The joint headstone of Jean-Paul Sartre and Simone de Beavoir is easily found by the main entrance, and I thought it rather sweet that they were remembered together. Despite all their efforts for existentialism and feminism, it was like a headstone in a quiet English churchyard which might have 'reunited' or 'together in eternity' inscribed on it. I think he wasn't pleasant company, and while she was certainly more intelligent than he was she made intellectual arrogance respectable. I photographed their headstone more out of interest than admiration.

Admiration was at the heart of my search for a gravestone lost in sections 6 and 7 which I think is not found often. It is for the surrealist photographer Man Ray. I was delighted to find it after barely 20 minutes searching. He designed it himself, and in his own handwriting into the cement it says 'unconcerned, but not indifferent', which could be taken as rebuff to Satre and his circle I suppose. Charmingly, beside it like the other half of a book is a photograph of him with his wife and the inscription 'Juliet Man Ray 1911-1991, together again'. Enough to leave De Beauvoir spluttering into her Pernod. 

I headed back into central Paris, and thought I might go to Musee d'Orsay, which I'd last visited 13 years previously. I got off at Sebastapol and first wandered up to Ste-Clotilde. This is another of those cathedral-scale Paris churches. It is big, a 19th century construction in the High Gothic style, all of a piece. I liked it very much. Full of light and enthusiasm, it was very welcoming. Three teenage girls were lighting candles to Ste-Therése de Lisieux, one of them sobbing and the other two comforting her. Then they wandered eastwards, before coming back making lots of noise and leaving the church almost in hysterics, singing and laughing. I liked this very much too. It reminded me of what Pope Francis had recently said: "It is the right of the young to be non-conformist and to challenge our traditions. It is our duty to make  the world a safe place for them to do this."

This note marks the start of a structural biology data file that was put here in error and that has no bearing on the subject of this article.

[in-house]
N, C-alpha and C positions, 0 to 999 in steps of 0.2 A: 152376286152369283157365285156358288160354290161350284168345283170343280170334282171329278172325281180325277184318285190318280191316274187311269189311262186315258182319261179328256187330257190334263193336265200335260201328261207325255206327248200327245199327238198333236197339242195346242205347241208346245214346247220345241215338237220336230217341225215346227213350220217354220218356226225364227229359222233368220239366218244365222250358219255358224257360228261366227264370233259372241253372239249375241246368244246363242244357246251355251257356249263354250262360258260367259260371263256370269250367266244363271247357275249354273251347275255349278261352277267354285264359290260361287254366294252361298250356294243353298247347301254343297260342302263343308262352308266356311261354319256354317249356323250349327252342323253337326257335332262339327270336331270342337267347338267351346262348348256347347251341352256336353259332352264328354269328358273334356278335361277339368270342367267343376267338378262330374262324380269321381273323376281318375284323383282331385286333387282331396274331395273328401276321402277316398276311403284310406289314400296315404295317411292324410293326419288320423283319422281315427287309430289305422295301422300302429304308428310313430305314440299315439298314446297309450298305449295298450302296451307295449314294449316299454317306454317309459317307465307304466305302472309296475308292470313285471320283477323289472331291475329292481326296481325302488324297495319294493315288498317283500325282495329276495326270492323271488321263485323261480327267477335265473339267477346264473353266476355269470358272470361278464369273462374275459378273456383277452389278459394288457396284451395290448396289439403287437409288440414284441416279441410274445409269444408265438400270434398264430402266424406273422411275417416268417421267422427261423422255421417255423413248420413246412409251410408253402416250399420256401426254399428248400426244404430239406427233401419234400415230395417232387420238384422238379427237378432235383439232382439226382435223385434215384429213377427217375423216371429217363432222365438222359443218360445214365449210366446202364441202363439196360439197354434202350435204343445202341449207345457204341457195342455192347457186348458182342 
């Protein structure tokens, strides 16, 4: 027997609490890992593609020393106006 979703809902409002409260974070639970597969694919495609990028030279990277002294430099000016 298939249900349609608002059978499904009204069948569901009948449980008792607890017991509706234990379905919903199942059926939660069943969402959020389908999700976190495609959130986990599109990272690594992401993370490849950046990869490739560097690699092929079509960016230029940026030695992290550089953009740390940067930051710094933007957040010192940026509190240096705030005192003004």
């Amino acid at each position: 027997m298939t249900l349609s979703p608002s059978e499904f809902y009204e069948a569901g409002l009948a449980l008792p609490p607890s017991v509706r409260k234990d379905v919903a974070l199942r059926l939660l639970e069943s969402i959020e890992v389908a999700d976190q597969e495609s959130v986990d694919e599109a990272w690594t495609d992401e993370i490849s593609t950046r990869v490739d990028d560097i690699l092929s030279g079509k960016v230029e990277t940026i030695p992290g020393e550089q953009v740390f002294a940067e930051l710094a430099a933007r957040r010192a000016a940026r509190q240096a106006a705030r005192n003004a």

I left the church, and headed down to the riverside and the Musée D'Orsay. This was the first place I'd seen all week where there was a queue. It looked to me as if there was about a 25 minute wait. But what is 25 minutes to wait for the wonders of Van Gogh and Degas, for Monet and Fantin-Latour, in a queue of posh families with bored children called Laurent and Fabia, and tired, fractious English families reining in their children and wondering what they'll tell their bank manager, and vast groups of Japanese teenage girls, and elderly Americans saying "what did they say this place was? A moo-zeum?" And I thought 'fuck this, I'm going up the Eiffel Tower.'

I was immediately refreshed when getting off at Bir-Hakim. This was a cut-price crowd, multi-cultural and classless, out for an afternoon's fun with ice creams, crepes, over-priced cokes and possibly even a model of the Eiffel Tower if they could run to it. The area around the tower was a pleasure garden as it has been for a century and a quarter now. No long queues here. I joined the happy crowds and waited about ten minutes to buy a trip to level two for five Euros. What a bargain! I climbed the stairs up the first three hundred feet or so, silently pleased with myself for passing the out of breath pleasure seekers twenty years younger than me (but how they have enjoyed those ice creams! Those crepes! Those over-priced cokes!) and then paying another six euros to take the lift right to the top. Again, hardly any wait - where are all the tourists? - and then that amazing view that despite the light actually makes photography difficult, you are so high.

And I was on a high, descending with the jolly pleasure seekers. I set out for la Madeleine to see if this vast early 19th century oratory church was as dull as I'd found it previously. And yes, it was. The best thing about it is its severely classical exterior, approvingly nodded off the drawing board by Napoleon himself. It was packed with tourists, and I was tempted to climb to the heights of the vast mock-baroque pulpit and exclaim "listen everyone! Don't you know there's a vast, wonderful church of just thirty years later across the river at St-Clotilde?" But you'll be pleased to learn that I didn't.

No comments:

Post a Comment